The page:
There are moments when pursuing a life as an artist can feel selfish. Spending hours alone working on the craft, and spending weeks and months away from home. If time is currency, then the budget is far from balanced. Families and loved ones feel the brunt, and their patience is stretched. In moments of darkness and doubt, the question ‘is this worth it?’ lingers like a stubborn fog.
But then this yearning, deep as a fault line pushes us on to express, to toil away, to search ever harder, and to perform. Ever so often, if we’re lucky enough, we feel like we are doing some good in the world; spreading some joy and light. It’s hard to avoid cliches in this kind of expression, but the feeling of goodness is real and palpable. Recently at Mass Mocha the Birds of Chicago hit on a vein of joy that lead right to the hearts of the audience and was reflected back to us. It’s funny because I remember thinking I didn’t play at my very best, but it wasn’t about me; it was about all of us there that night. A collective experience of feeling understood, maybe a little less lonely in our deepest thoughts and fears, and of course, celebration and joy.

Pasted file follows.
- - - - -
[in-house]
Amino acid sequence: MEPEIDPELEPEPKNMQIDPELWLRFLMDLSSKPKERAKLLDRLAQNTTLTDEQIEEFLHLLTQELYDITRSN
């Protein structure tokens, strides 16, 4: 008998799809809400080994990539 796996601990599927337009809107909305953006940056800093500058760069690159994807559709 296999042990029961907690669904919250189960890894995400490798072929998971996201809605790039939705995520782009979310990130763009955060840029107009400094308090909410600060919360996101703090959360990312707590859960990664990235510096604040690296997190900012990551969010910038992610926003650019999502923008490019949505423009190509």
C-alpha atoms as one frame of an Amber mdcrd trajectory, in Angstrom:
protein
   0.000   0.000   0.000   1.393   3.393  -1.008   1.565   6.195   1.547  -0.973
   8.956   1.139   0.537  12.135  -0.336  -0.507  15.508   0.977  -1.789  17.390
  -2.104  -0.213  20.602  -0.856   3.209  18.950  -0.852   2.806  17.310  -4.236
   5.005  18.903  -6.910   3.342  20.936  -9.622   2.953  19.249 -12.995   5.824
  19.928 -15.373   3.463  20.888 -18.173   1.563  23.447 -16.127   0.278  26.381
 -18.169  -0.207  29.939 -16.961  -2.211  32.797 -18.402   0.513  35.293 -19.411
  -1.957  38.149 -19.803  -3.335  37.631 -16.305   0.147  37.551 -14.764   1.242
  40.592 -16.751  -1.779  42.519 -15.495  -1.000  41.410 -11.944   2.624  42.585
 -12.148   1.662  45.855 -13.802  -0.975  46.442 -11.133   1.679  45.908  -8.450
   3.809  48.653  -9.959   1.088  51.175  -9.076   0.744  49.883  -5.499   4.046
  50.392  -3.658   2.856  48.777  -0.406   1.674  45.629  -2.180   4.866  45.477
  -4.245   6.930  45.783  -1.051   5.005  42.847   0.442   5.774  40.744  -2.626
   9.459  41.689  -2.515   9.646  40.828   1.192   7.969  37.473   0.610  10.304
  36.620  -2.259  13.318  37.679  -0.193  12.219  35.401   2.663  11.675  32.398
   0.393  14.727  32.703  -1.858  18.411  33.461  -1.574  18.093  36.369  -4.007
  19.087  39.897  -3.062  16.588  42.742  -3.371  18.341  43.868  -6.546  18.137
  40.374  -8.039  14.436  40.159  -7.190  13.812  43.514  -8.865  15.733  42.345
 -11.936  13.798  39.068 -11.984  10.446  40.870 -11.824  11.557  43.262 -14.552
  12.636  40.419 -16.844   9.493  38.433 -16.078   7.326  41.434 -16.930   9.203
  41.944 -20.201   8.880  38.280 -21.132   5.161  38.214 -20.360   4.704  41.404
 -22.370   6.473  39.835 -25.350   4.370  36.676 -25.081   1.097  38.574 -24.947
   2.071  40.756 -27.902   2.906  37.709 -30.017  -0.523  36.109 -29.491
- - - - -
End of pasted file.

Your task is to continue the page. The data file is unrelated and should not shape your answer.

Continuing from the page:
The Birds of Chicago are gaining some attention these days. Last I heard, the album Real Midnight is coming in at #20 on the Americana charts in the USA, and #1 in Europe. There’s a full slate of shows coming up: Great American Music Hall in SF, Largo in LA, opening up a show in Grass Valley California for Robert Cray, plus a European tour and a pile of summer festivals on the horizon.
These opportunities are fulfilling in very real ways, but that feeling is tinged with sadness. Where joy and melancholy meet, there is compassion and humility, and I hope all of this, as authentically as possible, is reflected back.